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Making Your Website Work

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After repeated design and re-design, writing and re-writing, stops and starts and re-starts, your web site is finally complete and online.

The layout and colors are crisp, the font is sharp, the content is informative, and the flow is conducive to easy navigation. But, what have you done to market the site? With online sales reaching into the tens of billions of dollars this year, this is not a question to be taken lightly.

Ideally, you had a mission statement on paper before construction of the site began; your Internet presence has a sense of purpose. You are clear on who the site will appeal to and how that audience will be attracted. It’s that knowledge that shapes content development, the selection of appropriate keywords, and search engine optimization tactics.

Get them inside

Be specific:

For example, let’s say you’re selling shoes. What kind? To whom? Any particular brand names? Go to any search engine and type in “shoes”; 32-million responses follow. But, your customers are women. A search for “women’s shoes” yields 2-million responses, still a large number but the point should be getting clearer. Your top selling item is “women’s Gucci shoes”, narrowing the target even further. One way to help achieve this is..

Put yourself on the other side:

How would you search on a topic? Some people type in keywords while others use entire sentences or fragments. While building your content around the sentences that might appear in a search would be difficult, incorporating the 2-, 3-, and 4-word strings of text that describe your core product or service is not. Think like a customer to reach a customer. Do your own searches and see what word strings are effective.

Keep them inside

Encourage interactivity:

Your contact information must be on the bottom of each page, a phone number and e-mail address. You can also have contact page with the full address of your business and an online form visitors can submit, but don’t make people hunt for a way of reaching you.

Link to related sites:

At first glance, this may sound like it defeats the purpose of keeping people on your site. However, your site’s search engine result is affected by the number of related sites to which you link. In addition, links can be configured so they open a second browser window while keeping the original open. It’s good to be connected.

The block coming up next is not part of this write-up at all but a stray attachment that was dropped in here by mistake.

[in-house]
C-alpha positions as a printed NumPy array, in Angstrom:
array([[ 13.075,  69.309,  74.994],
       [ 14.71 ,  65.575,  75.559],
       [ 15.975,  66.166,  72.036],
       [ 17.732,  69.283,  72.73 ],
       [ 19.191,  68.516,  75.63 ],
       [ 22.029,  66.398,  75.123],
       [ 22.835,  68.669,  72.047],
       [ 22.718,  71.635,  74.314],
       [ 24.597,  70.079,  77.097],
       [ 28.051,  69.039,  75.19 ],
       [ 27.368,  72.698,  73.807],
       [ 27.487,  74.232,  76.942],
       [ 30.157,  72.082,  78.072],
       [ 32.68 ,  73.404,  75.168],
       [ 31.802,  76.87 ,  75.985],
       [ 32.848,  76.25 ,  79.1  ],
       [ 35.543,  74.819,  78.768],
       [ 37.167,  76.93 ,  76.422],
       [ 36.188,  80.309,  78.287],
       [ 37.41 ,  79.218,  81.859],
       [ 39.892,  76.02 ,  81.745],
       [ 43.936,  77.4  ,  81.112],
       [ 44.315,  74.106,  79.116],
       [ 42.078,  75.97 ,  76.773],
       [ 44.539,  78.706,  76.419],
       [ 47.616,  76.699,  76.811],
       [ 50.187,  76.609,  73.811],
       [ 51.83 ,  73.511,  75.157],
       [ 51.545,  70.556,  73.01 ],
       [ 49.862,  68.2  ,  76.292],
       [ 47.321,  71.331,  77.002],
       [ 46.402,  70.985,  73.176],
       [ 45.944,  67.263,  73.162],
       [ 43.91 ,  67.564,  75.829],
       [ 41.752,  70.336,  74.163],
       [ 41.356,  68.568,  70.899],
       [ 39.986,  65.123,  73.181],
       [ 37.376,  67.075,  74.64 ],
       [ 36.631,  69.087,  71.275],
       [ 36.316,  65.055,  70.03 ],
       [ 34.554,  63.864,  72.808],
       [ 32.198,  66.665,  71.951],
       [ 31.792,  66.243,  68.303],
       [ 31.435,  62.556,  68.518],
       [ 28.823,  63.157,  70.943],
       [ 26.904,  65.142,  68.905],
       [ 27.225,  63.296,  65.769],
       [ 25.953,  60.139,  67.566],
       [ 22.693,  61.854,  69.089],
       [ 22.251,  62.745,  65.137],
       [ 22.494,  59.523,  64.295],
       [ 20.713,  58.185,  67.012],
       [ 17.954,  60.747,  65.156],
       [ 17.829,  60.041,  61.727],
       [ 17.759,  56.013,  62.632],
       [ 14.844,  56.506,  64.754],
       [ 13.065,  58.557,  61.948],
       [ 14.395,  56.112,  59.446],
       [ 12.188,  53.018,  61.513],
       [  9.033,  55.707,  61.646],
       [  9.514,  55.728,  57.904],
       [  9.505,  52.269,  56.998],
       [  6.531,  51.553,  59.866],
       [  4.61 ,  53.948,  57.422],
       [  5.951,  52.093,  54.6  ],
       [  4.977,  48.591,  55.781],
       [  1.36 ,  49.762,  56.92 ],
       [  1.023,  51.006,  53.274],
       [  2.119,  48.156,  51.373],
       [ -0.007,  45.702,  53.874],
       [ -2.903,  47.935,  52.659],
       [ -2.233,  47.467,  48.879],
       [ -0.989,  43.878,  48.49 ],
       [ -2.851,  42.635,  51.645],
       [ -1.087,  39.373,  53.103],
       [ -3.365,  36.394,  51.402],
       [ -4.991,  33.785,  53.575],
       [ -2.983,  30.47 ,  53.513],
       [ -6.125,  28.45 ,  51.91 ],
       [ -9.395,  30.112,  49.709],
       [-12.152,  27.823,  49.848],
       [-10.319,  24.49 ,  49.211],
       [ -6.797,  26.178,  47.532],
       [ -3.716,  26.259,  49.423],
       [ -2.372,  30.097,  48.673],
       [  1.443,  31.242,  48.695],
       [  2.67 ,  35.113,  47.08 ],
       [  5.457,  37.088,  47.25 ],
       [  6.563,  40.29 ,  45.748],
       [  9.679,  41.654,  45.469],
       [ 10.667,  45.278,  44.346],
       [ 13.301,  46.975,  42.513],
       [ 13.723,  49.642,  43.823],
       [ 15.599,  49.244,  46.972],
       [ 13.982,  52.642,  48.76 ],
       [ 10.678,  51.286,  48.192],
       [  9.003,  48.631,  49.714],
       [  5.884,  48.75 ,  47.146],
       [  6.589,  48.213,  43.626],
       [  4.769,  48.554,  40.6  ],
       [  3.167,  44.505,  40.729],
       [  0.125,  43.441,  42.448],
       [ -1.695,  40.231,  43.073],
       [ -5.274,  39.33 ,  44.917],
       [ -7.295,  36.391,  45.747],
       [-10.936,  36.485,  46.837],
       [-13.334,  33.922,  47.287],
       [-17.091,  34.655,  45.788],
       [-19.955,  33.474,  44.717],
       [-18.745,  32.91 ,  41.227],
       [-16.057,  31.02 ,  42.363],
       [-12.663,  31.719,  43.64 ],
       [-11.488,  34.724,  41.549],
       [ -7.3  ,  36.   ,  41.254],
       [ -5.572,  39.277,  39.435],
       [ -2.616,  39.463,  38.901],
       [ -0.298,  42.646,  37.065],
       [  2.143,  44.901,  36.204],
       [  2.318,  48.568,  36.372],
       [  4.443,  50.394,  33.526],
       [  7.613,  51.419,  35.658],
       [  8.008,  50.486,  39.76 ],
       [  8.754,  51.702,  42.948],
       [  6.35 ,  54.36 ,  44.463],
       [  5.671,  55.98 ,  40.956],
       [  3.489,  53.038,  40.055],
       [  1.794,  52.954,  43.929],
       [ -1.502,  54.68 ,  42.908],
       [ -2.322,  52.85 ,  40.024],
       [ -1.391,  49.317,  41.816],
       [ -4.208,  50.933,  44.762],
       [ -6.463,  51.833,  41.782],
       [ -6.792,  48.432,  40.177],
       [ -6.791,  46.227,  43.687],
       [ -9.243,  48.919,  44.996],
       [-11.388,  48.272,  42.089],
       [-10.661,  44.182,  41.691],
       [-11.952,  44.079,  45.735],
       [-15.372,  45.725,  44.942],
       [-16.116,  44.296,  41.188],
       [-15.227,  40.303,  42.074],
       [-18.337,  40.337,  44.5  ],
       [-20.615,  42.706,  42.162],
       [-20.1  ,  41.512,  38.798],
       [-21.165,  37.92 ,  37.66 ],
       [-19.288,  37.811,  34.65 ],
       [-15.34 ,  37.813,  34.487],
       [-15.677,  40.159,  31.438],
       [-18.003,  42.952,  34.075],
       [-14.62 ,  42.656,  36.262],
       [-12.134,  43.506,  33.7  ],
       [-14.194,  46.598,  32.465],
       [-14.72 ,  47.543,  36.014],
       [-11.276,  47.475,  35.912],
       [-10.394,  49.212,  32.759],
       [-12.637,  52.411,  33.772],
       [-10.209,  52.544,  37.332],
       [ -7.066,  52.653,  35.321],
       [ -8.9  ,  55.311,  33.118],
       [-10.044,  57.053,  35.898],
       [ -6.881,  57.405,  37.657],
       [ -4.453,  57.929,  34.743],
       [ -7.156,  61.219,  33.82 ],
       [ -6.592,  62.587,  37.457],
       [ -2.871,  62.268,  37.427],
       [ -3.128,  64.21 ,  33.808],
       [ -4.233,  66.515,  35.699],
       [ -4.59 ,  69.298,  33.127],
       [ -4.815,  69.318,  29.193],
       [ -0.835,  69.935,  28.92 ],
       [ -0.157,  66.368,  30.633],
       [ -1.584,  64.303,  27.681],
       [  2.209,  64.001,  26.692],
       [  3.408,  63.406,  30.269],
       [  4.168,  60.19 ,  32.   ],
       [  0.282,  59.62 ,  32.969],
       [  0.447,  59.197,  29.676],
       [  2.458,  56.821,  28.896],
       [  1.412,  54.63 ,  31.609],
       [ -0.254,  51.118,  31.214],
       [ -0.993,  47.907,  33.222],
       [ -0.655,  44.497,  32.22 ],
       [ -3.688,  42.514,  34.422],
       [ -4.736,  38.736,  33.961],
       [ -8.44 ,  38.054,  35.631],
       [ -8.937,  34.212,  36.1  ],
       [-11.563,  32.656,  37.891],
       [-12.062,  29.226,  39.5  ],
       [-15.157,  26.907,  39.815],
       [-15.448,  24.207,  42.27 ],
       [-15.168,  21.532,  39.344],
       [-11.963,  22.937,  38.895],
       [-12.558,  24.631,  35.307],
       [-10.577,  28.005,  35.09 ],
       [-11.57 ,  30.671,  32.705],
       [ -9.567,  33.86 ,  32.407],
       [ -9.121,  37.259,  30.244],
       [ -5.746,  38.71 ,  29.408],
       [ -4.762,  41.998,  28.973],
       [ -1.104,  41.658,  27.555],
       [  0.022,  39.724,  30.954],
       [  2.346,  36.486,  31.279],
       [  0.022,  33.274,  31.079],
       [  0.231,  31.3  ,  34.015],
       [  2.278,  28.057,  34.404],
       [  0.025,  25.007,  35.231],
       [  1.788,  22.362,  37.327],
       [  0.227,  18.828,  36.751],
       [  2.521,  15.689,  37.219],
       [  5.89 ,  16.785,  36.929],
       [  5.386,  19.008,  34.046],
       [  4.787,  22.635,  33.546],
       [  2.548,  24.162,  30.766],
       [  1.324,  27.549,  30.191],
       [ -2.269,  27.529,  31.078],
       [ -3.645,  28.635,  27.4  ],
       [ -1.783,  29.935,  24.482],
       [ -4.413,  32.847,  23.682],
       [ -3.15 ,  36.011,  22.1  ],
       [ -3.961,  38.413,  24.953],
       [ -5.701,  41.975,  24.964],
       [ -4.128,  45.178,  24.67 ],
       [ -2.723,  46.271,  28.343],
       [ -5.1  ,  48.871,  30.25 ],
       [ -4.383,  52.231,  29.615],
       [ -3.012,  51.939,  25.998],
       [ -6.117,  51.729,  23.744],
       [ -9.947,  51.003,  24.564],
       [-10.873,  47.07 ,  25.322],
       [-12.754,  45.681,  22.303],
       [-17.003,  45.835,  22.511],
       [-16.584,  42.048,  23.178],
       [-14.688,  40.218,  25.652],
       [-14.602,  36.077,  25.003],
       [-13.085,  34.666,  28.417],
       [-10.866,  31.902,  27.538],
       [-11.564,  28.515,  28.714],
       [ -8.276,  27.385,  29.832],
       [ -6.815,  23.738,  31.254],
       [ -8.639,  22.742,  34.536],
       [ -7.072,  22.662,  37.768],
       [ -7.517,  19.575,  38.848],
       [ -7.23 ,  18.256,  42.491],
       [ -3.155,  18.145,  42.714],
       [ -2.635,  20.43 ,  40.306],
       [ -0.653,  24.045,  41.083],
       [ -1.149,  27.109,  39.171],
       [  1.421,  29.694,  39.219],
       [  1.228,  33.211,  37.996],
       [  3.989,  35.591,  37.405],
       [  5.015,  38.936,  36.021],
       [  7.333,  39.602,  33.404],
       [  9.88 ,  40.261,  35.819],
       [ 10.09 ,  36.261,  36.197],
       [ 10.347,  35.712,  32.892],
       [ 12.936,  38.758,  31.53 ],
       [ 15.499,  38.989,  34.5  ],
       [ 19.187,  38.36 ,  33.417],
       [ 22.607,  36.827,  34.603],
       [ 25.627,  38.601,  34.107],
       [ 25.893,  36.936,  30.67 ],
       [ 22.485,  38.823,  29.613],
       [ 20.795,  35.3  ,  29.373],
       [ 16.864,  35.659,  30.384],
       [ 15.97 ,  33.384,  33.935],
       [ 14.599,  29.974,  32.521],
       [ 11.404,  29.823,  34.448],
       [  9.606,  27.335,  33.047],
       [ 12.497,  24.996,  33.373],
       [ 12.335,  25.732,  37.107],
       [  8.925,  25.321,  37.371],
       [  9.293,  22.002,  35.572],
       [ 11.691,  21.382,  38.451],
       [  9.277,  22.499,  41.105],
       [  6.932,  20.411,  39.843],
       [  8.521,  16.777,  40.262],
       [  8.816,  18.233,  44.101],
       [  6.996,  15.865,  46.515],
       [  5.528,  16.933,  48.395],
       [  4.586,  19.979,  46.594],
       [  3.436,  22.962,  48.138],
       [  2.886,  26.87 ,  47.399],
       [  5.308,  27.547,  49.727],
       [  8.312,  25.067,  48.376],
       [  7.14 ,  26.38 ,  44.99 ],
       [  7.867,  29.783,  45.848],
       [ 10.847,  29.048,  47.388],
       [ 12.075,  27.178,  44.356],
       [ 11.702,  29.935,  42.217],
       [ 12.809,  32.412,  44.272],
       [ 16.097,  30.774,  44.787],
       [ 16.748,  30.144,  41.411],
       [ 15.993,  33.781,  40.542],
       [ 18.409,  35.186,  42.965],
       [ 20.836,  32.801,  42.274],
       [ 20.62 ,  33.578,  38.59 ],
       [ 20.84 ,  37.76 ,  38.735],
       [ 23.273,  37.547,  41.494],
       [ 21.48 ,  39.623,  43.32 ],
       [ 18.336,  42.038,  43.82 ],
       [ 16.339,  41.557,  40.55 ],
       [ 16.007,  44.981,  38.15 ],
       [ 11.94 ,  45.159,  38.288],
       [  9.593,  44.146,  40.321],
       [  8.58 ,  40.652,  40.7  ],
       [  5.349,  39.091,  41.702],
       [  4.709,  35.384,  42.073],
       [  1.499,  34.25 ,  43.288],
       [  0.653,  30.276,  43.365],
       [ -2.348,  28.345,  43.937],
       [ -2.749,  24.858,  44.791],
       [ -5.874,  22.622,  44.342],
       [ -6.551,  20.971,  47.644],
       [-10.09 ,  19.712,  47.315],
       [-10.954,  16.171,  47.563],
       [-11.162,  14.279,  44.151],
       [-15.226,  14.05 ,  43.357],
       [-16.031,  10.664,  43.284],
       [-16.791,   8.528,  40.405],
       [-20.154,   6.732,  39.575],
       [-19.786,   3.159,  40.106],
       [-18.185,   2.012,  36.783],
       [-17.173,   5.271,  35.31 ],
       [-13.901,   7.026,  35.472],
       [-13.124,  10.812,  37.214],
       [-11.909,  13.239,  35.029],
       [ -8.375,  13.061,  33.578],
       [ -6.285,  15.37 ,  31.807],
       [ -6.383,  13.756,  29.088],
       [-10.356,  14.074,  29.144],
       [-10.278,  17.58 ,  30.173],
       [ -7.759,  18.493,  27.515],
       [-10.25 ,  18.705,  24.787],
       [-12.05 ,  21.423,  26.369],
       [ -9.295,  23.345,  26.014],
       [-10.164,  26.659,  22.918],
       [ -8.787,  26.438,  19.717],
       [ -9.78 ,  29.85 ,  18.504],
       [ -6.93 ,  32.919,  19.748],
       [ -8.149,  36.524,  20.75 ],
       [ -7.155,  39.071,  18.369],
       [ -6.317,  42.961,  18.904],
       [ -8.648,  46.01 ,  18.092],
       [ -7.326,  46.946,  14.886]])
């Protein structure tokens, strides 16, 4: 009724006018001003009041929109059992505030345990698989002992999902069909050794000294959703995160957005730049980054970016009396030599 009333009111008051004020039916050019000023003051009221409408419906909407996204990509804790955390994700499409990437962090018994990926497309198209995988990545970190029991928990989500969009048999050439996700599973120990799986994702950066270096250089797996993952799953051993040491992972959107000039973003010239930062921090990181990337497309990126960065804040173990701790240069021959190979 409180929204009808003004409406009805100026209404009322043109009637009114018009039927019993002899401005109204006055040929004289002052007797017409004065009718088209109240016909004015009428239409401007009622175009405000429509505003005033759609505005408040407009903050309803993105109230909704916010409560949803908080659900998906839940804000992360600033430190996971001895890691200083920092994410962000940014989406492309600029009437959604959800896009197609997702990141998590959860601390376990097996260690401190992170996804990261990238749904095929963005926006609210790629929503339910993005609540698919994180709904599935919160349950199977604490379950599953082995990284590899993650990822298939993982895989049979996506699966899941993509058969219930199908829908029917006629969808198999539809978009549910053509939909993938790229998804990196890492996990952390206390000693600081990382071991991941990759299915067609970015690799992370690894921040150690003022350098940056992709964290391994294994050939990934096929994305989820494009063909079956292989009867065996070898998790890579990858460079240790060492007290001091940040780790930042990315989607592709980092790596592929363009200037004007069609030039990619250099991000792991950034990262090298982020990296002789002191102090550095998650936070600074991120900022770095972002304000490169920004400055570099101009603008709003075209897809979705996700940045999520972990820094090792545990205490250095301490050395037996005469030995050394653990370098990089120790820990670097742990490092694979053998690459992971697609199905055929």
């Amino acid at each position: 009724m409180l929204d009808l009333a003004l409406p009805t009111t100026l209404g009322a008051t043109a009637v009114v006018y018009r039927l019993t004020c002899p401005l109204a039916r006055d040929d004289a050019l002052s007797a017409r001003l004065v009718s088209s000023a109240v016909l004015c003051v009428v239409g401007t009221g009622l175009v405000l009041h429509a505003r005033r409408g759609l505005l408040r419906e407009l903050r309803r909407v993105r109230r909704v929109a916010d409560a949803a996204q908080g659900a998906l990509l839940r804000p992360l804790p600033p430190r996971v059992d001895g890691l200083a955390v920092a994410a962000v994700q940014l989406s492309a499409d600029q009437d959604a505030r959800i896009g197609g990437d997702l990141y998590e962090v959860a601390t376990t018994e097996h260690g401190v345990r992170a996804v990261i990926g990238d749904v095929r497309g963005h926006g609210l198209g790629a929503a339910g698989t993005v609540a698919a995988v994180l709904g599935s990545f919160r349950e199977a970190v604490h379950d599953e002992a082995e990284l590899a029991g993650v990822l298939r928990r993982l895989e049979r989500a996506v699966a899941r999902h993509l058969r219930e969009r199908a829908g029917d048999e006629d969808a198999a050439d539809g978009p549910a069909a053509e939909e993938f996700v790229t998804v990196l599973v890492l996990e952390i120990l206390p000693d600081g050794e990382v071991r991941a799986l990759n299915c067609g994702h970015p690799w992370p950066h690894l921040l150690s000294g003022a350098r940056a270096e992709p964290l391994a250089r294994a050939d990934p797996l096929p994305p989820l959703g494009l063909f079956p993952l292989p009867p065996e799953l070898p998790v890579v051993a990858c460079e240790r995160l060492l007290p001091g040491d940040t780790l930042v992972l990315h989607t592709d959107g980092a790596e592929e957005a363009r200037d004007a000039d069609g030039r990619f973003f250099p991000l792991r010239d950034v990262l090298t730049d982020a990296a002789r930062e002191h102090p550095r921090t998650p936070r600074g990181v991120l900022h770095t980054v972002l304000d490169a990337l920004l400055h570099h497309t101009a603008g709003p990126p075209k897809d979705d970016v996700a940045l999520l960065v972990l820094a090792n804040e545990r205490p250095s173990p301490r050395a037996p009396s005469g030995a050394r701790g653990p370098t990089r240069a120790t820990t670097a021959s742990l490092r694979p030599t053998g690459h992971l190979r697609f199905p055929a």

Keep them coming back

Interactivity continued:

Offer periodic online chats with guest speakers who can discuss the topics your visitors are interested in. Or, provide weekly tips, helpful hints, or links to sites that have related information. Become the subject matter expert.

Stay relevant:

Content has to be updated regularly so your site stays fresh. This can also mean regular electronic newsletters to customers and to people who provided their contact information.

Success isn’t free

Launching a business will require marketing dollars; where you spend them is much more important than how many are spent. Consider the words of one entrepreneur: marketing is an expense only when it doesn’t work.

For every product and service, there is a corresponding magazine, or several publications. Most have web sites where you can print out or request press kits to learn about the readership, pricing options for ad space, and other information. However, print advertising can be expensive.

Submit your site to search engines; also consider buying ad space on the results pages for the keywords that fit your business (this goes back to the shoes example cited earlier).

Every town has a newspaper and most have several radio stations. In addition, community papers are growing, and they’re much less expensive than the typical daily. As to radio, stations cater to unique segments of the population. Which format are your customers most likely to listen to?

If possible, include a direct mail component, be that postal mail or electronic. Various sources provide customer lists but be sure what you are getting is up to date.

Over time, it will become apparent that some advertising venues will perform better for you than others. Be proactive: shift dollars from weaker performing places to strong ones; ask people who call or e-mail how they heard about your company; include promotional codes or coupons in print advertisements; use specific URL’s to track online ads; and be aware of new outlets for pushing your message.

At the same time, be patient: advertising requires repetition; in writing ads, focus on benefits rather than features; and if the message is working, leave it alone. And remember, marketing isn’t sales; good advertising only brings customers through the door. Quality service and support have to do the rest.

Alex Lekas is VP/Corporate Communications for AIT, a North Carolina based hosting and e-commerce company serving more than 190,000 domains in 107 countries.

http://ait.com

Making Your Website Work
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About Alex Lekas
Alex Lekas is VP/Corporate Communications for AIT, a North Carolina based hosting and e-commerce company serving more than 190,000 domains in 107 countries.

http://ait.com WebProNews Writer
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